The LA City Attorney Tuesday filed criminal charges against the owners of two prestigious car repair shops, accusing them of illegally parking customers Porsches, Ferraris, and Maseratis in street spots meant for residents. The matter had been with the City Attorney since early 2019 but got stalled in bureaucratic red tape, until the NBC4 I-Team aired a report Monday night.

NBC4

Consumer

Amazon may face antitrust court battle over fair pricing

Seattle District Judge Richard A. Jones denied part of Amazon's motion to dismiss an antitrust class action complaint, clearing the way for a court battle in which Amazon will defend its pricing policy for third-party sellers. The decision marks a turning point in Amazon's antitrust battle. Just as two significant congressional antitrust bills seem to be stalling, two credible court cases are gaining traction.

Protocol

Target reaches $5M settlement with California district attorneys over alleged false advertising

The Target Corporation has entered into a stipulated agreement to pay more than $5 million to settle a civil law enforcement complaint that alleged that the retail giant engaged in false advertising and unfair competition, the Sonoma County District Attorney's Office announced this week. The action was originally filed in Sonoma County Superior Court by District Attorney Jill Ravitch's environmental and consumer law division in a joint filing with the district attorneys of Alameda, Marin, Contra Costa, Santa Cruz, Ventura and San Diego counties.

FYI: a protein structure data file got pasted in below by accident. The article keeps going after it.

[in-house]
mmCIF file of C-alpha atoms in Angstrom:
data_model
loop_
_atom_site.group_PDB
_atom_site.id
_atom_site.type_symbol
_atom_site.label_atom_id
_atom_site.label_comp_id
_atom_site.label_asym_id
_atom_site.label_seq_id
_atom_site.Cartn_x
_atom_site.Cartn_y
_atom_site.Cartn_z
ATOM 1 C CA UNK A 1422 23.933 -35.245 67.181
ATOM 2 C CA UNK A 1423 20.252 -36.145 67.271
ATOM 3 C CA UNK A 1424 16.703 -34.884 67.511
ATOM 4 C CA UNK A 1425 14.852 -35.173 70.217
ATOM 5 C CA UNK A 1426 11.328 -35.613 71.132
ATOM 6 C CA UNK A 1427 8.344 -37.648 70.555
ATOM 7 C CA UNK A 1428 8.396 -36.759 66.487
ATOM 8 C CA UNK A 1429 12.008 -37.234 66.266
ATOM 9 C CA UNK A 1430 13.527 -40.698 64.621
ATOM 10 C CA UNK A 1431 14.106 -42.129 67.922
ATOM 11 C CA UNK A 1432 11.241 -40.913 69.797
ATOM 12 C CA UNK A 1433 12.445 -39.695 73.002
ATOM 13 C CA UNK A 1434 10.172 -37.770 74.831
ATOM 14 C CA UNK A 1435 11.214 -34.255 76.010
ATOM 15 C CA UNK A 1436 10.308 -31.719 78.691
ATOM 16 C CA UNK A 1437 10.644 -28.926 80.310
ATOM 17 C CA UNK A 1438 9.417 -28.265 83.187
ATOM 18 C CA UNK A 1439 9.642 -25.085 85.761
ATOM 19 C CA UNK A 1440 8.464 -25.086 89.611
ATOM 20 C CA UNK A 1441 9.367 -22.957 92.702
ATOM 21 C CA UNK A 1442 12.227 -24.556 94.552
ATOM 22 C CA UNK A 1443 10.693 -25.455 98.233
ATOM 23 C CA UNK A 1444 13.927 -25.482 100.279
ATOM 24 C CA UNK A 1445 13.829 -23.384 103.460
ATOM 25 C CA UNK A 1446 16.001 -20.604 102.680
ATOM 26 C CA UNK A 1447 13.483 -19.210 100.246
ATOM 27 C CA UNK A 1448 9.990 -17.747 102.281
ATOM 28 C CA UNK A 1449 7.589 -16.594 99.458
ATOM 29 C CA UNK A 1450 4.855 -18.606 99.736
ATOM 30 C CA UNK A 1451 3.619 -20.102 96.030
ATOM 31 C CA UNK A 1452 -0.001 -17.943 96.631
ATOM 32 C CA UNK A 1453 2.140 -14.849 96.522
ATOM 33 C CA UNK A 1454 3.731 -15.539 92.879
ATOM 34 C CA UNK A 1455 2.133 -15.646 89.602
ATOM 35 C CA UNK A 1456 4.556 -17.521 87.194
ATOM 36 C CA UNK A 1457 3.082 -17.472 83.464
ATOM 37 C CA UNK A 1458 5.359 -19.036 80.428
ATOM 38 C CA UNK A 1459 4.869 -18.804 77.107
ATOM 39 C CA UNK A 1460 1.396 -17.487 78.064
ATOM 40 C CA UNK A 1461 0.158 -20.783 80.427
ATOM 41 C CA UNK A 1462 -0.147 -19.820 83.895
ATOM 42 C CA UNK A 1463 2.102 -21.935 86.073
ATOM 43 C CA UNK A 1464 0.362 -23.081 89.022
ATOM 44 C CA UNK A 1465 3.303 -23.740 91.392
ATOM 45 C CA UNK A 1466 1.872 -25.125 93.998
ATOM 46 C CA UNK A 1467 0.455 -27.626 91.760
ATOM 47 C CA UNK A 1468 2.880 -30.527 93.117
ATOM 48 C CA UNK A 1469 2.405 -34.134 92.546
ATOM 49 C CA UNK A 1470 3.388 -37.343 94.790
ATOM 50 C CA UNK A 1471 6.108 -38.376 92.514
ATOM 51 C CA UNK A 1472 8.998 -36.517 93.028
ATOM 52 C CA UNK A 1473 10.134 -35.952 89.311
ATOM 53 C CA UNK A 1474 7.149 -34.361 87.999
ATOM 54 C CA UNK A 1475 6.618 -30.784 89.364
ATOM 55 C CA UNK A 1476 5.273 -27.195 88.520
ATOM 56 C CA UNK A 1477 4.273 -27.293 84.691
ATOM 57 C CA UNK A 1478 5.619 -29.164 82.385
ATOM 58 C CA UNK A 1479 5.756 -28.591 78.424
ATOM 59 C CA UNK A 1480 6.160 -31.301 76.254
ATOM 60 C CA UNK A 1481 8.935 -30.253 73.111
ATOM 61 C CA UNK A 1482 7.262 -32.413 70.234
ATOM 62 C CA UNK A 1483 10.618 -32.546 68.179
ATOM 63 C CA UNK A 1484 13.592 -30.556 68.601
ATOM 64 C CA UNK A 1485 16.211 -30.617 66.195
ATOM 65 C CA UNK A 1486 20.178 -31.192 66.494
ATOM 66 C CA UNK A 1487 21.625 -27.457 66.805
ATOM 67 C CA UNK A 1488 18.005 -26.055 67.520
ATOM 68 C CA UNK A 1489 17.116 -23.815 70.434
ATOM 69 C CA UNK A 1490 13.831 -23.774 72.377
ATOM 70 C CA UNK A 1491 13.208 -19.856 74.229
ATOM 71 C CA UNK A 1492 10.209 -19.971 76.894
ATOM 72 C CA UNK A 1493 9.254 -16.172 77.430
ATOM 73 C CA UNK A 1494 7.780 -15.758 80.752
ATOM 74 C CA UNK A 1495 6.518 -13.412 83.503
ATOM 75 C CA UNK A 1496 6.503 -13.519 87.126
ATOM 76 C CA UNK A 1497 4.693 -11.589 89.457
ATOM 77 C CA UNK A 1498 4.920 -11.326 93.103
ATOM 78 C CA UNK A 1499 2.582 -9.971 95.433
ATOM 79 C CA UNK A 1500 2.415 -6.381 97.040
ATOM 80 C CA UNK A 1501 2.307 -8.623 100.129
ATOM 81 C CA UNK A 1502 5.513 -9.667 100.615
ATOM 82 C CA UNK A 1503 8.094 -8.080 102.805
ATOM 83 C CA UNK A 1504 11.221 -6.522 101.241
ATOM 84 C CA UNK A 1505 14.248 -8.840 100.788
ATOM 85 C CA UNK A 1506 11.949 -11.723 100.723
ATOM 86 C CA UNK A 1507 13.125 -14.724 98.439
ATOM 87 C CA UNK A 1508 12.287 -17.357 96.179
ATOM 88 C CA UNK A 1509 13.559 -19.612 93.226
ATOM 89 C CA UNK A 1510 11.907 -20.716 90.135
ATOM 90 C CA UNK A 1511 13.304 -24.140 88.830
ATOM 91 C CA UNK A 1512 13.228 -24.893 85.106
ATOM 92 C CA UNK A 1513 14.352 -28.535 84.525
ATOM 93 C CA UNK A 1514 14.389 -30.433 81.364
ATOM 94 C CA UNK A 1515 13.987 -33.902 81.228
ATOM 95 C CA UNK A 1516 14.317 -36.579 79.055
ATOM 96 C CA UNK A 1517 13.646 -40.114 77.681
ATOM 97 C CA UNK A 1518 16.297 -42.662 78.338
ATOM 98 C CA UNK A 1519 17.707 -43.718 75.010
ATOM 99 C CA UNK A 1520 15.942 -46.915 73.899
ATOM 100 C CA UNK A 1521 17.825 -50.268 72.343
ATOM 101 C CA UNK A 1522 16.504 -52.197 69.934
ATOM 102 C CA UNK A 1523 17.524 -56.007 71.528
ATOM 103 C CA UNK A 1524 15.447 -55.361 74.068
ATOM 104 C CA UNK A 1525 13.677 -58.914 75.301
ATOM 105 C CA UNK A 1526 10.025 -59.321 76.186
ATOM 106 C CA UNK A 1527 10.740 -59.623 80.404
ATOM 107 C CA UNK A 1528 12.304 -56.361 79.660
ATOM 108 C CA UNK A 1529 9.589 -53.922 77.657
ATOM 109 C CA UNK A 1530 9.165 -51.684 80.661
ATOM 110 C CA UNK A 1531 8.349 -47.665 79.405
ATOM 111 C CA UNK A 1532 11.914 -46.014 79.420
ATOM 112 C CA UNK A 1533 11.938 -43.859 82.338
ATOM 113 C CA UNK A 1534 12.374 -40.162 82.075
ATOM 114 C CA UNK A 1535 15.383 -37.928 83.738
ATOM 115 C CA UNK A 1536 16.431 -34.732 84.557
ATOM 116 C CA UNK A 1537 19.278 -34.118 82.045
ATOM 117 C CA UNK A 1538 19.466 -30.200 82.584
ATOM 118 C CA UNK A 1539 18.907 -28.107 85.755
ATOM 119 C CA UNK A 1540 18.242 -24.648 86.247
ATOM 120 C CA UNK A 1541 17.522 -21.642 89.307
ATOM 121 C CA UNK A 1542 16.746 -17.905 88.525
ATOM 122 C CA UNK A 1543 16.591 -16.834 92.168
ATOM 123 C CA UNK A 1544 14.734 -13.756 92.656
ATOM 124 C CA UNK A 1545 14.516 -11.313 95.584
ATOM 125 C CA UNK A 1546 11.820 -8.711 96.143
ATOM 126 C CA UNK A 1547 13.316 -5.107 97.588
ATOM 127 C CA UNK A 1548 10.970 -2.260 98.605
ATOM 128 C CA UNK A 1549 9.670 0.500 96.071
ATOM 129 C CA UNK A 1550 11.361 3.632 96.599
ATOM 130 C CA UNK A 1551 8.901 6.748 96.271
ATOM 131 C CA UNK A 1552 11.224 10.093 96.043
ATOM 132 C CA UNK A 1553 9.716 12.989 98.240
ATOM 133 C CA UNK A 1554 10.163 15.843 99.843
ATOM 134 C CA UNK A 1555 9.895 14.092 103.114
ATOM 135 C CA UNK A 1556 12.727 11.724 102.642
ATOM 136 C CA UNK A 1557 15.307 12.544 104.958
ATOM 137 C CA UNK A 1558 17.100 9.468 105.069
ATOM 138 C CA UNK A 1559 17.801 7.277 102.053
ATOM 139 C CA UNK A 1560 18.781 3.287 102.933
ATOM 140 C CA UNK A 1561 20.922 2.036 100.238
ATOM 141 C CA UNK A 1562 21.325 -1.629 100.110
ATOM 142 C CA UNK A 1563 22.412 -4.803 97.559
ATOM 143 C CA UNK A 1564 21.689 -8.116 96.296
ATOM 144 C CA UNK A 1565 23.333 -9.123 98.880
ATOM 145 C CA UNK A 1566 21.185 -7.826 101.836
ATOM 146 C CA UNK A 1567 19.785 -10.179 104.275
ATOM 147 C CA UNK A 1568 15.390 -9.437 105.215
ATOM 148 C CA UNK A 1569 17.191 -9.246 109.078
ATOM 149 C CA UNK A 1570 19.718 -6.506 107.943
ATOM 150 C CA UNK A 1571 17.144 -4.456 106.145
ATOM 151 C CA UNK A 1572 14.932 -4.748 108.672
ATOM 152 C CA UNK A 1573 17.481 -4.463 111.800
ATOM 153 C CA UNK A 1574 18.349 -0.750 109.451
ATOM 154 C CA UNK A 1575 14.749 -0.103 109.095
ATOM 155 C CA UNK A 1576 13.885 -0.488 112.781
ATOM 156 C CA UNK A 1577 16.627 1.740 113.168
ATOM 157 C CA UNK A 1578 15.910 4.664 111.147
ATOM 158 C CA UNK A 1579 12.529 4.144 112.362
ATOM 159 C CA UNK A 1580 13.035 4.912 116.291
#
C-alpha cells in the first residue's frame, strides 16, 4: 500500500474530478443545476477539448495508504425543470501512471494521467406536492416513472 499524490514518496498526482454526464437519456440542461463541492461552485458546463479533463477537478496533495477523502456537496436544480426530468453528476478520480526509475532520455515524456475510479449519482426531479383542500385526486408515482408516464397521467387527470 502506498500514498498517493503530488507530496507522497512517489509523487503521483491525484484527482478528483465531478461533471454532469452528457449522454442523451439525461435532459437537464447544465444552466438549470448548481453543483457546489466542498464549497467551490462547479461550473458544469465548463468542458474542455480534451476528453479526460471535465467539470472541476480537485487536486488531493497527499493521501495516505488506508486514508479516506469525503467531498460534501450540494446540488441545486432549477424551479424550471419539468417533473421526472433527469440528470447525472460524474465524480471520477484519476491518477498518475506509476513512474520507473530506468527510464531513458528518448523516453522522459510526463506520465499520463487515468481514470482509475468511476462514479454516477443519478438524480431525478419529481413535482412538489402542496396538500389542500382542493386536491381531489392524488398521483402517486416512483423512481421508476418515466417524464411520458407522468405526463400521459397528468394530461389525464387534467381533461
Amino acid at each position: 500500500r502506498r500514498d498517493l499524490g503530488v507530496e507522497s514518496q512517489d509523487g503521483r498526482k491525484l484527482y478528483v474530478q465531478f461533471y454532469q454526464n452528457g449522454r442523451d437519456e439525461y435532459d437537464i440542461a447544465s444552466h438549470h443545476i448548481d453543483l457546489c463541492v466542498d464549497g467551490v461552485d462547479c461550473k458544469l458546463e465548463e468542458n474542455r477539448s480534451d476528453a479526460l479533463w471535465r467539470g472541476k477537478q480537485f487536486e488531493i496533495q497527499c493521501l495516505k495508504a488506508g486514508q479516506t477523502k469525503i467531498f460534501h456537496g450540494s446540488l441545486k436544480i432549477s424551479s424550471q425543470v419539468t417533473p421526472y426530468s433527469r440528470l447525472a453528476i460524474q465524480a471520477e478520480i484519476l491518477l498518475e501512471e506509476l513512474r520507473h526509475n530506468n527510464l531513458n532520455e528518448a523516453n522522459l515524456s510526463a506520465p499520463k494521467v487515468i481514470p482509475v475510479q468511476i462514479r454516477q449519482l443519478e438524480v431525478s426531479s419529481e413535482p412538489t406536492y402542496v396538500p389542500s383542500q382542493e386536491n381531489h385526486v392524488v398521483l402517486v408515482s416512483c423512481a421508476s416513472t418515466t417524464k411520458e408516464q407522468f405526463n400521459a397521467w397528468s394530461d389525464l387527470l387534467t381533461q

CBS SF Bay Area

Fake goods continue to pose public health risk, finds report

Distribution of counterfeit goods, including food and drink, remains a problem and has been driven by the COVID-19 pandemic, according to two European agencies. Europol and the European Union Intellectual Property Office (EUIPO) said the pandemic has given opportunities for criminals who have adjusted their business models to meet this new demand. They added these fake food products can present a risk to the public.

Food Safety News

Google warns billions of Chrome users about rising number of attacks

Google has issued a chilling warning to the 2.6 billion people who use its Chrome web browser. The US tech titan told fans last week to expect a rise in the number of reported cyberattacks in the coming months. Adrian Taylor, a member of Chrome's Security Team, explained the increase in a blog post on March 10. He was prompted to write the post in response to increasing reports of exploits found "in the wild" by Google's network of researchers.

The Sun

Crime/Public Safety

LAPD: Arrests made in violent Tarzana home invasion robbery, possibly connected to other LA crimes